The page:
Dad said girl fell to her death off a toy box, but doctor said it looked like she fell from a building
- Written by Tasha Tsiaperas Tasha Tsiaperas
- Published: 04 August 2018 04 August 2018
Lancaster, TX - The capital murder trial for a Lancaster man accused of killing his 19-month-old daughter in 2014 ended in a mistrial Friday after jurors couldn’t agree on a verdict.
Daniel Andre Thomas, 38, was accused of beating his daughter, Aaliyah, so severely that her liver was split.
A Dallas County jury listened to two days of testimony before beginning deliberations Thursday morning.
State District Judge Carter Thompson declared the mistrial Friday afternoon after jurors said they couldn’t reach a consensus.
One juror, John Fullinwider, said he believed that Thomas caused his daughter’s death but didn’t believe he was guilty of capital murder.
“I wanted a conviction, but I’m satisfied with a mistrial,” Fullinwider said. “We in good faith played our role in the system.”
No date had been set for a retrial, and Thomas remained in the Dallas County Jail.
Fullinwider, a co-founder of Mothers Against Police Brutality, said the prosecution failed to prove the capital murder case, but he also believed the defense was weak.
He said the jurors agreed that Thomas was at fault but couldn’t come together on whether he was guilty of capital murder or a lesser charge of injury to a child causing serious bodily injury.
After Aaliyah’s death, Thomas was fired from his job with the city of Dallas. He had worked with children at a recreation center.
Defense attorney Paul Johnson said in court that many people still support Thomas. Several co-workers said they would testify as character witnesses if there were a sentencing portion of the trial.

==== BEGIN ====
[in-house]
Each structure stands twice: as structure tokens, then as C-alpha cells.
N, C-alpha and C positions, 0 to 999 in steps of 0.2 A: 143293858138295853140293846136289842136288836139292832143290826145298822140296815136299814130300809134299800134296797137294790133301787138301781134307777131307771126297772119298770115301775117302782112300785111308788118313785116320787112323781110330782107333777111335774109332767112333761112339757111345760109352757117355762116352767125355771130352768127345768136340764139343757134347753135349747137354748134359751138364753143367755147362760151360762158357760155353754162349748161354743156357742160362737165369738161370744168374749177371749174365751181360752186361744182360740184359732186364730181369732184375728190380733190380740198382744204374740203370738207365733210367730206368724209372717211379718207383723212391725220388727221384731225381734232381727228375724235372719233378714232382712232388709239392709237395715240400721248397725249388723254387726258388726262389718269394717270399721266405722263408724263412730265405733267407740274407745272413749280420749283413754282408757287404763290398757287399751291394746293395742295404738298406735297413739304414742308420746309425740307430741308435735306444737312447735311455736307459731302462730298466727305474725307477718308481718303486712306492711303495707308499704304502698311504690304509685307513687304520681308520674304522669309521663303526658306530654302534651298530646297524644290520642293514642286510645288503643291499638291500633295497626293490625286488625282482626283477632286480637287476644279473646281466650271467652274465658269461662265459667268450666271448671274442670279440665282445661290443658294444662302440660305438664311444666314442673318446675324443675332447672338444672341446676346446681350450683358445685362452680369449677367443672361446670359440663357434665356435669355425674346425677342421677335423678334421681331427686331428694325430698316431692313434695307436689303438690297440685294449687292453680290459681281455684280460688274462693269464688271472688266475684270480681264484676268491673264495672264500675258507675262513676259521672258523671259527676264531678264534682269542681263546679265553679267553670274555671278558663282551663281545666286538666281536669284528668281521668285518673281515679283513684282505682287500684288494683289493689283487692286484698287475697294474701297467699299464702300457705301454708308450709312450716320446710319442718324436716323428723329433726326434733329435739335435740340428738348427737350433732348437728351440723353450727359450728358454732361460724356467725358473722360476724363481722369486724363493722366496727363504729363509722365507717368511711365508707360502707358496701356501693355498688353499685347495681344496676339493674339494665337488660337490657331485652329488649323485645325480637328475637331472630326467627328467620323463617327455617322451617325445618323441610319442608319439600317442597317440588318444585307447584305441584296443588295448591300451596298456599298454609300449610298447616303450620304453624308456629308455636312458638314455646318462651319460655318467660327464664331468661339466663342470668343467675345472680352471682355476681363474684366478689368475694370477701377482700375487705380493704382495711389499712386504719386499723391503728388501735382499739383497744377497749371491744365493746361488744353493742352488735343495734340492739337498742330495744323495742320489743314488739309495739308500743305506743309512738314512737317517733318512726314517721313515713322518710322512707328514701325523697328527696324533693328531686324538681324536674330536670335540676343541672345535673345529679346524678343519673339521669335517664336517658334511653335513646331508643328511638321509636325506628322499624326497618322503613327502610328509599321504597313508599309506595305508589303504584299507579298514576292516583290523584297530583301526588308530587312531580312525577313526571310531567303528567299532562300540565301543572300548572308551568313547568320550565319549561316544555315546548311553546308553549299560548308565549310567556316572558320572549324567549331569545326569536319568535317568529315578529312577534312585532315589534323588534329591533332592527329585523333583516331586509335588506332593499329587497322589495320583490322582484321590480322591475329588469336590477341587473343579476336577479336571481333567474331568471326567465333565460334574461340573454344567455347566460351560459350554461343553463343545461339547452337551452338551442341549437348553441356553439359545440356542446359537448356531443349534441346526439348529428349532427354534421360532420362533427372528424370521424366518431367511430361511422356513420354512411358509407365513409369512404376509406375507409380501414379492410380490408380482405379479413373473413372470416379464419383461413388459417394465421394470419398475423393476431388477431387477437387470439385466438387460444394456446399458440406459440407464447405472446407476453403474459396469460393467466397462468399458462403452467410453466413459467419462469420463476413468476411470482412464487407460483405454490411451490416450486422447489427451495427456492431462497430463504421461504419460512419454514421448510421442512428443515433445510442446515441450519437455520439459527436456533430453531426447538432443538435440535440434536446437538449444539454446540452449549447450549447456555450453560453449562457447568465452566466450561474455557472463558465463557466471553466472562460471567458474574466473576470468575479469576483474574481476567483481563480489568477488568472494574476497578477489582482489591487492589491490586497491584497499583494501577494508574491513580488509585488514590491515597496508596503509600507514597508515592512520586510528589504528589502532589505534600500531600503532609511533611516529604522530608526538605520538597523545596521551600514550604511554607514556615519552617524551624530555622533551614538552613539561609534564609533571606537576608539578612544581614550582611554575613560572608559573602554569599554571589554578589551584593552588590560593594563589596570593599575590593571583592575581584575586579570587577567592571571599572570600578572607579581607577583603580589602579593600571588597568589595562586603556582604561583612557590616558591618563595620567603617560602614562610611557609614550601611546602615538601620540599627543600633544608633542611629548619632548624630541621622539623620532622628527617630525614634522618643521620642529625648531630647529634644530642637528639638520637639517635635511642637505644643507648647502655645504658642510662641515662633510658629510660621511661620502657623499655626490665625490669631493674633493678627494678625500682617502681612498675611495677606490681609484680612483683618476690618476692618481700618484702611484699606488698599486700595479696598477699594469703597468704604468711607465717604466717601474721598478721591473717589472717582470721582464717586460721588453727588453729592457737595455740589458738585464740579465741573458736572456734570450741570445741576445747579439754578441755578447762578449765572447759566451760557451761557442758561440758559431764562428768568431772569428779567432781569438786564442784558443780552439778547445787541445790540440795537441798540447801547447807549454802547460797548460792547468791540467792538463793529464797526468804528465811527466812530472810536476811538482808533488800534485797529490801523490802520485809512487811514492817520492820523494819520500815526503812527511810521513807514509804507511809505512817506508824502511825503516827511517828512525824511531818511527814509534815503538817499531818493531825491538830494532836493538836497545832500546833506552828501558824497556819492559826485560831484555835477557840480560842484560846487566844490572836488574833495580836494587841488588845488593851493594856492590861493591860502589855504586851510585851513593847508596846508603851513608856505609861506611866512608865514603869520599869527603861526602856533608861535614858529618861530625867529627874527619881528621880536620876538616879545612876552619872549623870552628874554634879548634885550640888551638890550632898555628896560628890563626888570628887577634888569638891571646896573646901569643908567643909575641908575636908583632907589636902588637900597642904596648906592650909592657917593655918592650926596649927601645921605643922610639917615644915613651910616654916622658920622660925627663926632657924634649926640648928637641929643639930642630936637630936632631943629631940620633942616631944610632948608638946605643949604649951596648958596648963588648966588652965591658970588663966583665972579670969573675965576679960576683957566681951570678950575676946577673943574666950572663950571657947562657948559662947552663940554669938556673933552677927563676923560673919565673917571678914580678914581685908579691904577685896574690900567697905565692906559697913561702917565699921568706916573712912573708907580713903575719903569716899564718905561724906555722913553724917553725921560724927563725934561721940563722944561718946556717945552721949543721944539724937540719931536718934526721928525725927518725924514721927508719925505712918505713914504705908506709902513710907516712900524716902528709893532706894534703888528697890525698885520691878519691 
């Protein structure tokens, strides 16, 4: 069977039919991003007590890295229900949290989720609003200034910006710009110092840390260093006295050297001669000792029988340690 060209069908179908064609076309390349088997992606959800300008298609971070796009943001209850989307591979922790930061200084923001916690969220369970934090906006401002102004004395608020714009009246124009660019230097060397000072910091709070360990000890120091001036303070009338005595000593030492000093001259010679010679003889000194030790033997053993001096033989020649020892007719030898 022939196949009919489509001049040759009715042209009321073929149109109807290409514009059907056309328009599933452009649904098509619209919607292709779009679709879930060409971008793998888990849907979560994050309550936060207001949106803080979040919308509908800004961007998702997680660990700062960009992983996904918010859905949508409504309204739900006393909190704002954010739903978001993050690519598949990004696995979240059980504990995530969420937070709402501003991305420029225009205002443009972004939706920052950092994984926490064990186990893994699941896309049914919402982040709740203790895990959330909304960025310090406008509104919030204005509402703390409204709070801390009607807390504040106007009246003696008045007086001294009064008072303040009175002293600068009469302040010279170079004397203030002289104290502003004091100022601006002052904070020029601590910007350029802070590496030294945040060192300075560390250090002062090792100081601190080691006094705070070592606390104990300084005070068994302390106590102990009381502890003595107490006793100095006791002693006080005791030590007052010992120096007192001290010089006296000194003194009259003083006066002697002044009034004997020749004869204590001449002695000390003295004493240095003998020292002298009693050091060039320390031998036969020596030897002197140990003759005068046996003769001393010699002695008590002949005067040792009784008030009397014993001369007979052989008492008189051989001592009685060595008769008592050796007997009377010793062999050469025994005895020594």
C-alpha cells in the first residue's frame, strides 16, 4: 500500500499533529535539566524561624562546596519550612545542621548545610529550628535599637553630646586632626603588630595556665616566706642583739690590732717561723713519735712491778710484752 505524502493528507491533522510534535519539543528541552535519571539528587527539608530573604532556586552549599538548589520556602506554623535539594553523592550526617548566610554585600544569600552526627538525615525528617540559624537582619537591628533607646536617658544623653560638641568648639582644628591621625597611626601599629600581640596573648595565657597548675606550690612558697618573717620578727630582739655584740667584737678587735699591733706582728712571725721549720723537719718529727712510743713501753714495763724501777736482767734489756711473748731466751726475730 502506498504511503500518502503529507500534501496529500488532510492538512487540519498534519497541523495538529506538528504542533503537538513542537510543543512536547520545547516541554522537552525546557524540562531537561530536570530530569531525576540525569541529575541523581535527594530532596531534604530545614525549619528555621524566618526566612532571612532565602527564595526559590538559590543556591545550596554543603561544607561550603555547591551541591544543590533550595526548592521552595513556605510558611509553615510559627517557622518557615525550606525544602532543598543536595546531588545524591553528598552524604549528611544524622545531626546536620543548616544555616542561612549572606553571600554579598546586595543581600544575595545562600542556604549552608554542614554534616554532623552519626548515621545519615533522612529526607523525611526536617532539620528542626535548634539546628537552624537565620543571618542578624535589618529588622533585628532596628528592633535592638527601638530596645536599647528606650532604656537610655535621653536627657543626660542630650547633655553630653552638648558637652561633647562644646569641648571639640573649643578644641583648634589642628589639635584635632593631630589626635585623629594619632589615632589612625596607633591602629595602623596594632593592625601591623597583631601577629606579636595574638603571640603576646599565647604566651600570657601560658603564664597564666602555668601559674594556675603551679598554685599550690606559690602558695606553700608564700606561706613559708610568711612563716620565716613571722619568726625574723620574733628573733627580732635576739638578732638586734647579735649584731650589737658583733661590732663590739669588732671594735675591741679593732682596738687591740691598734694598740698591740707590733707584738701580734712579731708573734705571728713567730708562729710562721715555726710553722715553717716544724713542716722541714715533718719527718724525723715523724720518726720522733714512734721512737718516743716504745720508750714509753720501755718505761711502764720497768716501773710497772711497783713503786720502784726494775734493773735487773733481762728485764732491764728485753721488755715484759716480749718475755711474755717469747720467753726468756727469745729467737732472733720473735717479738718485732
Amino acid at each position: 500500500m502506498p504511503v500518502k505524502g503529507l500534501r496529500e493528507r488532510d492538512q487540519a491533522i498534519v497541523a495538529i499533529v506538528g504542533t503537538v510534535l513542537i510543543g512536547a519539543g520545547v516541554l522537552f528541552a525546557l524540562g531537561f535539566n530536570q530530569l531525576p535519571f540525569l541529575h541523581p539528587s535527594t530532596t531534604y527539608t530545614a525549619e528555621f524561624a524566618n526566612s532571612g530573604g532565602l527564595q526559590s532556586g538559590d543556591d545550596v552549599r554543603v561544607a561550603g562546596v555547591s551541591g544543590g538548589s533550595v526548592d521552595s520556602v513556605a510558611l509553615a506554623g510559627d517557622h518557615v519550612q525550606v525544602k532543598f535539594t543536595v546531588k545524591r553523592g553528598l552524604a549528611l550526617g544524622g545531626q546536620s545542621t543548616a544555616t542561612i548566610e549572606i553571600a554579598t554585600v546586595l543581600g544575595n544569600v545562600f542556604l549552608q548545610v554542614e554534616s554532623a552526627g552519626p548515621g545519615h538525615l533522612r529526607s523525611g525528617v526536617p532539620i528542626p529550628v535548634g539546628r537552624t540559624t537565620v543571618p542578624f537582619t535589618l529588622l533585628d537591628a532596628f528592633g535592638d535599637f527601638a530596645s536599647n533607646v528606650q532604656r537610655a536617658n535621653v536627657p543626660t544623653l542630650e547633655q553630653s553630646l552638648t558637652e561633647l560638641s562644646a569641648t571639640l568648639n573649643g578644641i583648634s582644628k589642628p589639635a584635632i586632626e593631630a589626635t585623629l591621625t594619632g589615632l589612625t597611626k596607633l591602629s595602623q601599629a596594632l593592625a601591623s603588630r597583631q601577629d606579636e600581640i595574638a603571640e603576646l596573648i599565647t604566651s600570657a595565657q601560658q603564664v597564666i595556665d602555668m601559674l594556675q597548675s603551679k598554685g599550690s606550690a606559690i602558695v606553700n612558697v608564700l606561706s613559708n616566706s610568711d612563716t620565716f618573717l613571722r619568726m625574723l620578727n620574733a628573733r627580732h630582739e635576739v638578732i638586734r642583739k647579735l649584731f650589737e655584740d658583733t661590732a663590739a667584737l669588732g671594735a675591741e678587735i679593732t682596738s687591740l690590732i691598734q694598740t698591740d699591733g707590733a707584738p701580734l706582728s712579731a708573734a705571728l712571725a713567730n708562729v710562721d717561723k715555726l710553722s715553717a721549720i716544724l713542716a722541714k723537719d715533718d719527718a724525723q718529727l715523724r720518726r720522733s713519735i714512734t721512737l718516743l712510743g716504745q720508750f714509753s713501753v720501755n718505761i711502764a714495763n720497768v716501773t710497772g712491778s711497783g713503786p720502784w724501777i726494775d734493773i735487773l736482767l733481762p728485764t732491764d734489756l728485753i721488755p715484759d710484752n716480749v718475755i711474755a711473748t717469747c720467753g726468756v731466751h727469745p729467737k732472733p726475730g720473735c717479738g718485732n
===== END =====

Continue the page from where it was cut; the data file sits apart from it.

“If he’s found guilty, a jury never gets to hear about Daniel Thomas,” Johnson said during the trial.
If Thomas had been convicted of capital murder, he would have received an automatic life sentence without the possibility of parole.
Thomas called 911 shortly after midnight on July 20, 2014, saying Aaliyah was “not responding.”
“She was playing, and she fell and hit her side,” Thomas told the 911 operator. “I just thought she was tired.”
Paramedics got to the Lancaster home and tried to revive the child, who was pronounced dead at the hospital.
Thomas told paramedics that she had been alive and awake about 20 minutes before he called 911, according to court testimony.
Hospital workers found that the toddler was covered in bruises. There was a large bruise on her forehead and other bruises on the bridge of her nose and chin. She had at least eight bruises on her abdomen and bruises on her buttocks and lower back.
The autopsy found that Aaliyah also had healing rib fractures.
“It’s something that I’ve never seen before,” testified paramedic James Sain. “I did everything I could to help this little girl. It’s something I’ll never forget.”
Aaliyah died of organ failure caused by a liver laceration, and the Dallas County medical examiner ruled her death a homicide.
Johnson argued that the death was an accident from roughhousing.
Thomas said that Aaliyah was playing the afternoon of July 19, 2014, on top of a wooden toy box when she fell and hit her side. The unpainted box sat in front of the jury during the trial.
An emergency room doctor testified that the amount of bruising and severity of injuries were more likely to have come from a fall from a building, not a toy box. And typically toddlers don’t bruise both sides of their body during a normal day, said Dr. Stephanie Quarles.
Medical examiner Elizabeth Ventura said the liver laceration was caused by blunt force trauma, similar to the type of injuries she sees in high-speed car crashes.
He testified that Aaliyah’s liver was so badly injured that even if a surgeon had been standing next to her, the damage could not have been repaired.
“There’s no fixing this in the operating room,” Ventura said.
Source: Dallas Morning News